November 14, 2012
Billionaire businessman and New York Mayor Michael Bloomberg has moved his political ambitions to a larger stage, according to the Washington Post.
Bloomberg is using his huge personal fortune to target Congressional races in widespread parts of the county, disbursing $9 million in the last 10 days of the recent election. "This is just the beginning," said Howard Wolfson, a top aide to Bloomberg who ran Independence USA, a super PAC through which Bloomberg doled out some of his fortune. "On issues like guns and education, Mike Bloomberg is poised to play an even bigger role in advancing a mainstream agenda and influencing elections."
The Post reported that $3.3 million in Bloomberg spending doomed NRA A-rated Rep. Joe Baca (R-Calif.), who lost to a Democratic candidate who raised less than 6% of that sum herself. Certain other Bloomberg expenditures failed to pay off so well, but the idea of being in the billionaire bully's sights is going to give pause to many a wavering candidate.
Those of us who've been in the trade for many years have long feared a super-rich anti-gun Dr. Evil type, and George Soros was long thought the best candidate for the role. But Soros has a lot of axes to grind, notably drug legalization. Probably no U.S. politician has been as adamantly anti-gun as Bloomberg, and it appears, sadly, he won't be fading out of view anytime soon.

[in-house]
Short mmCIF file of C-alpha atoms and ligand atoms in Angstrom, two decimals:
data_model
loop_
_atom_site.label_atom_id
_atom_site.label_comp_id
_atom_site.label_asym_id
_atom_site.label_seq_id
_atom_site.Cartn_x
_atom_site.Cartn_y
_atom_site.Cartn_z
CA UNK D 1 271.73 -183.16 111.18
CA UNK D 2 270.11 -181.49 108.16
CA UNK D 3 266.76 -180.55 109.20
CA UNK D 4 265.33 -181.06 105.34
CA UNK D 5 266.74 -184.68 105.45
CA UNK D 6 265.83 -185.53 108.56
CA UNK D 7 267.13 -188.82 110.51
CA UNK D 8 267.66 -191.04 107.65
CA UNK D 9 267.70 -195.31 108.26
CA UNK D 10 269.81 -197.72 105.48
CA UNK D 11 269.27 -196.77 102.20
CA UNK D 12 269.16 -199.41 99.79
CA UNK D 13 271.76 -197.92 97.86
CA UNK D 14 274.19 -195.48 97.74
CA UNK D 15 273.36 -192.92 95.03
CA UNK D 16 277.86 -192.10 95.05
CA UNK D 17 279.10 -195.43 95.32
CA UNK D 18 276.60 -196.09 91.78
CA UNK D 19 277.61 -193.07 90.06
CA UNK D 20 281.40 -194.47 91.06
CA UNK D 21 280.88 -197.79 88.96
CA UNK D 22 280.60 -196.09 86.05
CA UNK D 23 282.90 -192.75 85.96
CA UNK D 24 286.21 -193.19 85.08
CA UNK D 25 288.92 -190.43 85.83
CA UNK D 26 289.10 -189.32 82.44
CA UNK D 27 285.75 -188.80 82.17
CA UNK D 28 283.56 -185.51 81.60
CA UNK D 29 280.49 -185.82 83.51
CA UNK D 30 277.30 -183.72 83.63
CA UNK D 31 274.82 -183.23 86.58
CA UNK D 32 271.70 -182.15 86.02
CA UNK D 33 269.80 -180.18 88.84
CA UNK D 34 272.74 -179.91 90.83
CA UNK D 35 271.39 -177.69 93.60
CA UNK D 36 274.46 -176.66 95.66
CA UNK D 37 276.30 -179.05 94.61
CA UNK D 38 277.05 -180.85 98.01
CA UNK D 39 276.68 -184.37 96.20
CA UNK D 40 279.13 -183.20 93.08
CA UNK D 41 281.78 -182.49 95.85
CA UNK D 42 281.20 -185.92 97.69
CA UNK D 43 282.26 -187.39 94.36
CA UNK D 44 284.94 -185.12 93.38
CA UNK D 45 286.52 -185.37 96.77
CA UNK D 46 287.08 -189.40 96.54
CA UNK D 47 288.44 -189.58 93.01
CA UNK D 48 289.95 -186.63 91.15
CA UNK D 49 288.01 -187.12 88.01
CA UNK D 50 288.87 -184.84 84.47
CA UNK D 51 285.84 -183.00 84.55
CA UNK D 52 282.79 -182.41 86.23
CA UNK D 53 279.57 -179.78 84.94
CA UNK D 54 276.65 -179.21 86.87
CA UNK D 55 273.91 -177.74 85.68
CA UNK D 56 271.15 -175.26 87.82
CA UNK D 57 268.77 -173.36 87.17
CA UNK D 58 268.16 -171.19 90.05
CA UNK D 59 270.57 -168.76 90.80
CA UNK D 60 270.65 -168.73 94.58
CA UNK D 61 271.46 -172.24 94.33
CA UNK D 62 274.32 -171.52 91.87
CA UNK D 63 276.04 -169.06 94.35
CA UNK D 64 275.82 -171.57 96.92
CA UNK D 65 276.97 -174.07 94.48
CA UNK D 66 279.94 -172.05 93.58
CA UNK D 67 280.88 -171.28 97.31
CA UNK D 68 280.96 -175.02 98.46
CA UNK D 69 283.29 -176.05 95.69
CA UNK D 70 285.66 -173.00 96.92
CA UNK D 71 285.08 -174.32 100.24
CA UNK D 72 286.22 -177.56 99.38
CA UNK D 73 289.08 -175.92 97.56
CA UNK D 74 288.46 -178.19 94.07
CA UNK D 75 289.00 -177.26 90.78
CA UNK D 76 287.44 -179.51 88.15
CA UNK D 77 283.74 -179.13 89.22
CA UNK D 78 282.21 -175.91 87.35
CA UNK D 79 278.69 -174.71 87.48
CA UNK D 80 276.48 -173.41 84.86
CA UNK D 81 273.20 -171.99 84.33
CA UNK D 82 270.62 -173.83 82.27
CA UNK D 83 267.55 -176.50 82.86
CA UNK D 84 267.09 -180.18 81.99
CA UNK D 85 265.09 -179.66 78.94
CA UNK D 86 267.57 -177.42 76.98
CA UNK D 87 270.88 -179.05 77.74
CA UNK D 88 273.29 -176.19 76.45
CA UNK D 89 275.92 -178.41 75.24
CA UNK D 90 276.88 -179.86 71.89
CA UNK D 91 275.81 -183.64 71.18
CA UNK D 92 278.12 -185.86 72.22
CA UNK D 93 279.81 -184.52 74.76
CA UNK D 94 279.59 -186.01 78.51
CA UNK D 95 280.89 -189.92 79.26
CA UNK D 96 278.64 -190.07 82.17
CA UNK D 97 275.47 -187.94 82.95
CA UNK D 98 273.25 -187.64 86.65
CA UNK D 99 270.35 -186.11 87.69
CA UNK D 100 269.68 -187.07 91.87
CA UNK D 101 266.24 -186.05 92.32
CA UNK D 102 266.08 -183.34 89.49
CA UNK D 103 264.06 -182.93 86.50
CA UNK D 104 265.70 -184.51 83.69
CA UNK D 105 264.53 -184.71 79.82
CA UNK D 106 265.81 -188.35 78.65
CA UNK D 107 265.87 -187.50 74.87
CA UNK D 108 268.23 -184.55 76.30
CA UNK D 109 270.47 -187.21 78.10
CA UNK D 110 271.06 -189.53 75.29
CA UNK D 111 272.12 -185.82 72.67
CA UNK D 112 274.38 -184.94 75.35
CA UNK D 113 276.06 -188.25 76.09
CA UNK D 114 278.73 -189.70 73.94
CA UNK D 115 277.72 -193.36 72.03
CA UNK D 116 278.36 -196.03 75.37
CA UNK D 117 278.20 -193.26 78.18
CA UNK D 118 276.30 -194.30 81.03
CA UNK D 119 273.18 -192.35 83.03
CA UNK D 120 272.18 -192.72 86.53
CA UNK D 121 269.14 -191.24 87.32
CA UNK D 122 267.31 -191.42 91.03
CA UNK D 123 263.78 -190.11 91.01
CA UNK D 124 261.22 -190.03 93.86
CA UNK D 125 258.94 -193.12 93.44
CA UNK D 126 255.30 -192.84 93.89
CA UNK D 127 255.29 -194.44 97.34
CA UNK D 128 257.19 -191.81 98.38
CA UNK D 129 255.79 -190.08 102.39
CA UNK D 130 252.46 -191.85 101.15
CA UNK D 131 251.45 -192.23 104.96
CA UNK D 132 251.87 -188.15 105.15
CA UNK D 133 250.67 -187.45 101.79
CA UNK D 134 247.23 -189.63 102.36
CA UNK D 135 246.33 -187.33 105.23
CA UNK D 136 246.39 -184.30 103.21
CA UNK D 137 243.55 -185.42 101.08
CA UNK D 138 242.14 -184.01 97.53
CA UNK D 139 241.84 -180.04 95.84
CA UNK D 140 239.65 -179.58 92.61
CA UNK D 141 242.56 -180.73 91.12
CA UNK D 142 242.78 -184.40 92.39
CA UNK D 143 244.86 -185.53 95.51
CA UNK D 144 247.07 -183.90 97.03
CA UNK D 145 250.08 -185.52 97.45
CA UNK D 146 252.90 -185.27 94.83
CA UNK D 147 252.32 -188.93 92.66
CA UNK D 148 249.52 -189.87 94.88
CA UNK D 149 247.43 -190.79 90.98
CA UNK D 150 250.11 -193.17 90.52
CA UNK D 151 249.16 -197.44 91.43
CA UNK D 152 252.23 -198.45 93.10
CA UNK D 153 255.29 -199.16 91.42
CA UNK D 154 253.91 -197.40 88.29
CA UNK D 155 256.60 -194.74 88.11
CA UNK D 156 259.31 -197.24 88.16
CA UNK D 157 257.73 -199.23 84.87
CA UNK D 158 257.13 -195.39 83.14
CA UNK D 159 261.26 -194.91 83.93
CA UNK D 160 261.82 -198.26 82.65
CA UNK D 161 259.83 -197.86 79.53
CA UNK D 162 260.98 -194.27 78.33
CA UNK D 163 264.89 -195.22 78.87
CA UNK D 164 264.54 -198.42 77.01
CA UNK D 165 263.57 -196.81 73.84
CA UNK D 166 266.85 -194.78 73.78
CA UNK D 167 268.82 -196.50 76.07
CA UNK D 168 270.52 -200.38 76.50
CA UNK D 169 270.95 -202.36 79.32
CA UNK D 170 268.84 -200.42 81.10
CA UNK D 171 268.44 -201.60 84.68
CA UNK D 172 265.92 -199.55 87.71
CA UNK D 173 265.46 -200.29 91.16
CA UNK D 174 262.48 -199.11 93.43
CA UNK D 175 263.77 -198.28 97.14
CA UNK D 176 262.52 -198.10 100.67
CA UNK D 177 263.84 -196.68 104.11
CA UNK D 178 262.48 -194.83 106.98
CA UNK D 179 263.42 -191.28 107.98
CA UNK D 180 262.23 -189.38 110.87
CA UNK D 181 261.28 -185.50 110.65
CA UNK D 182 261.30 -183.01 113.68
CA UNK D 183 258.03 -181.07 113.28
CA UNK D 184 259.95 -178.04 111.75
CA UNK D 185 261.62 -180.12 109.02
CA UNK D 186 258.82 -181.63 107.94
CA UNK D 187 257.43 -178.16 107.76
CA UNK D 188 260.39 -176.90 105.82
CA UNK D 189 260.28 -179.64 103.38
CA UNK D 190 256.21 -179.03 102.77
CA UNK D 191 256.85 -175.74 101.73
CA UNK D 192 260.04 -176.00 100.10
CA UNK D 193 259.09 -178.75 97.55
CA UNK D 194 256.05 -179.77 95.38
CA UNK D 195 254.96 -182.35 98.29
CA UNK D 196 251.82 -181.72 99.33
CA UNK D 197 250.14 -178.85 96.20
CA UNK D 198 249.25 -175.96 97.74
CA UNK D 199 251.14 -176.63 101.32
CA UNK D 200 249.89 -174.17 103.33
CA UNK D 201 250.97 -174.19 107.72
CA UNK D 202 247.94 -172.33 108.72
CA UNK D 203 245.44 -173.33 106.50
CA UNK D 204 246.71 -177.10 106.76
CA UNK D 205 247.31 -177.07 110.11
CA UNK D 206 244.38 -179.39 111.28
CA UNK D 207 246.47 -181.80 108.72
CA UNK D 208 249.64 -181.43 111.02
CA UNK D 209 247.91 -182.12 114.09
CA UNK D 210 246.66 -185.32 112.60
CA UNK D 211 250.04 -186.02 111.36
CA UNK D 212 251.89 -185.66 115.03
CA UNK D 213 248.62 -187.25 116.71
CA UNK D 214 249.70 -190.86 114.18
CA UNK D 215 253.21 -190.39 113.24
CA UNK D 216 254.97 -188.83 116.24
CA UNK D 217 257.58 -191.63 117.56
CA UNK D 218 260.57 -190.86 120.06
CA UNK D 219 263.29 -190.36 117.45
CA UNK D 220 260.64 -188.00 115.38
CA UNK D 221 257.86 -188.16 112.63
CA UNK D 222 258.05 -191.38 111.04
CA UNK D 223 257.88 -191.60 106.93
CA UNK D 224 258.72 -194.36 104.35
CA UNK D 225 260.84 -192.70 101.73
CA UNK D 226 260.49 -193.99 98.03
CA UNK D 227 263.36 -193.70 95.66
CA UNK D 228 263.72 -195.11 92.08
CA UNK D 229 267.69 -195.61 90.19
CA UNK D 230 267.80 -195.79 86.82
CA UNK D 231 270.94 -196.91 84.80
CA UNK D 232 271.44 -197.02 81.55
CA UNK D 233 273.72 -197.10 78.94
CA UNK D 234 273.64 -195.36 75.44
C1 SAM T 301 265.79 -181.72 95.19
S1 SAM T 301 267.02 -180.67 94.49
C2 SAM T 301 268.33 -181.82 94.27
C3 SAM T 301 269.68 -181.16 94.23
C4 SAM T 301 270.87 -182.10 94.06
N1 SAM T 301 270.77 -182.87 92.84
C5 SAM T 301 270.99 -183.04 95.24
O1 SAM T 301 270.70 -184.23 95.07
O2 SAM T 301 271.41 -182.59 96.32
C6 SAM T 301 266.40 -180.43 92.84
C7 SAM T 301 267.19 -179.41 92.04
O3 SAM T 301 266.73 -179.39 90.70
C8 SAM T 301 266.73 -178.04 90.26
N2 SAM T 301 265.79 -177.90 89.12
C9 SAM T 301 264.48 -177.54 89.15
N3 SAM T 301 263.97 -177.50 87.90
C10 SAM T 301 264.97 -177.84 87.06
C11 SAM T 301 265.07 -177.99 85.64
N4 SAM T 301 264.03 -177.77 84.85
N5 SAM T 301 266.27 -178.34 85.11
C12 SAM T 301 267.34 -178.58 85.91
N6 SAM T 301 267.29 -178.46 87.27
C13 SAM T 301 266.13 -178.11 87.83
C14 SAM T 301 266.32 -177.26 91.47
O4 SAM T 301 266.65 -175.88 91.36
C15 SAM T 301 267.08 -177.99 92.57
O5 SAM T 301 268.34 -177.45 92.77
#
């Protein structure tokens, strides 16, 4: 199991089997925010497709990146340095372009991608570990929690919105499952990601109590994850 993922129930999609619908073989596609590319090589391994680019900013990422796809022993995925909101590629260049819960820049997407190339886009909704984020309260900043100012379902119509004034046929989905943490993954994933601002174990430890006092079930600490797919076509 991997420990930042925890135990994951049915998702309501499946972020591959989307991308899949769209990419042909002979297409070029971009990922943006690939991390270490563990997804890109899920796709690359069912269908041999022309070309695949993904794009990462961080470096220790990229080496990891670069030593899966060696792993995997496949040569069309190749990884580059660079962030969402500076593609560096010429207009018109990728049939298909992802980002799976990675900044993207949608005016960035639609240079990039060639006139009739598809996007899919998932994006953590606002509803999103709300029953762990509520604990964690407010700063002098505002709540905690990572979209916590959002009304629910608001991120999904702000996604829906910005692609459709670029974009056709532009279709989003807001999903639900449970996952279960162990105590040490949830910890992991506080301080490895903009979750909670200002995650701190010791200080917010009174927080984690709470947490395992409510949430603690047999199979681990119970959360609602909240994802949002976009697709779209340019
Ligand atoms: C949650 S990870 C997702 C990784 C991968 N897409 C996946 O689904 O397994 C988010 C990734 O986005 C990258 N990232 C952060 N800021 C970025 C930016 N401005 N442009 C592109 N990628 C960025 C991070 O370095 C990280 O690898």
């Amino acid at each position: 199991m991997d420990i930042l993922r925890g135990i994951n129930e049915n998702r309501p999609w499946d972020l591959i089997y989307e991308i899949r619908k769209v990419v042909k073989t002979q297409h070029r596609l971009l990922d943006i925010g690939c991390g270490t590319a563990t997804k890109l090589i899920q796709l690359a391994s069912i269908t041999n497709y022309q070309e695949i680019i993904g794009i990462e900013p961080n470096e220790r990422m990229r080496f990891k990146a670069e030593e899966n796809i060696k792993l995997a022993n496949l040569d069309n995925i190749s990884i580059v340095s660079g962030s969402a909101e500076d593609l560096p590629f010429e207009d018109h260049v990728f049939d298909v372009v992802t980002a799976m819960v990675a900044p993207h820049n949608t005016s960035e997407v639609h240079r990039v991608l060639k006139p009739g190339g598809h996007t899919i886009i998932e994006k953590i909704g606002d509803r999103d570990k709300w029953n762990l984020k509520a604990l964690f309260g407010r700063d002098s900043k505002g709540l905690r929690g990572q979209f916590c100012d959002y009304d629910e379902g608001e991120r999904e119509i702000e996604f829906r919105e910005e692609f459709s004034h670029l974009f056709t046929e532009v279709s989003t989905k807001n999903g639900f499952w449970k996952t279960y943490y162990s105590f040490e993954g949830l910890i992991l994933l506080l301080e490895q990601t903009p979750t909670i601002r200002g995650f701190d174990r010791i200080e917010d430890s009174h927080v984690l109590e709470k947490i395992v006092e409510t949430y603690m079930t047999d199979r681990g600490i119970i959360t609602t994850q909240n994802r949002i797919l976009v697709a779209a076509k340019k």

This sort of long-distance sniper fire at Congressional and lower-office candidates was pioneered by super-rich homosexuals, who have injected large sums into races as far down as state assembly and senate contests, with the idea of short-circuiting the careers of promising conservative politicians early on, before they can become prominent. Relatively small contributions (by national standards) can be decisive in, say, a state senate race in Nebraska.
Campaign finance reform has typically been a liberal hobbyhorse, with the Koch brothers and Sheldon Adelson cast in the Dr. Evil role. But with Bloomberg turning his billions against the Second Amendment, the shoe is on the other foot. If billionaires of whatever stripe can buy elections, we are well down the road to being a big Guatemala.
What to do? Hard to say, but you can always patronize SGN advertiser and Bloomberg tormentor Steve Lauer, who offers a "Bloomberg collection" of colors and patterns in his DuraCoat line.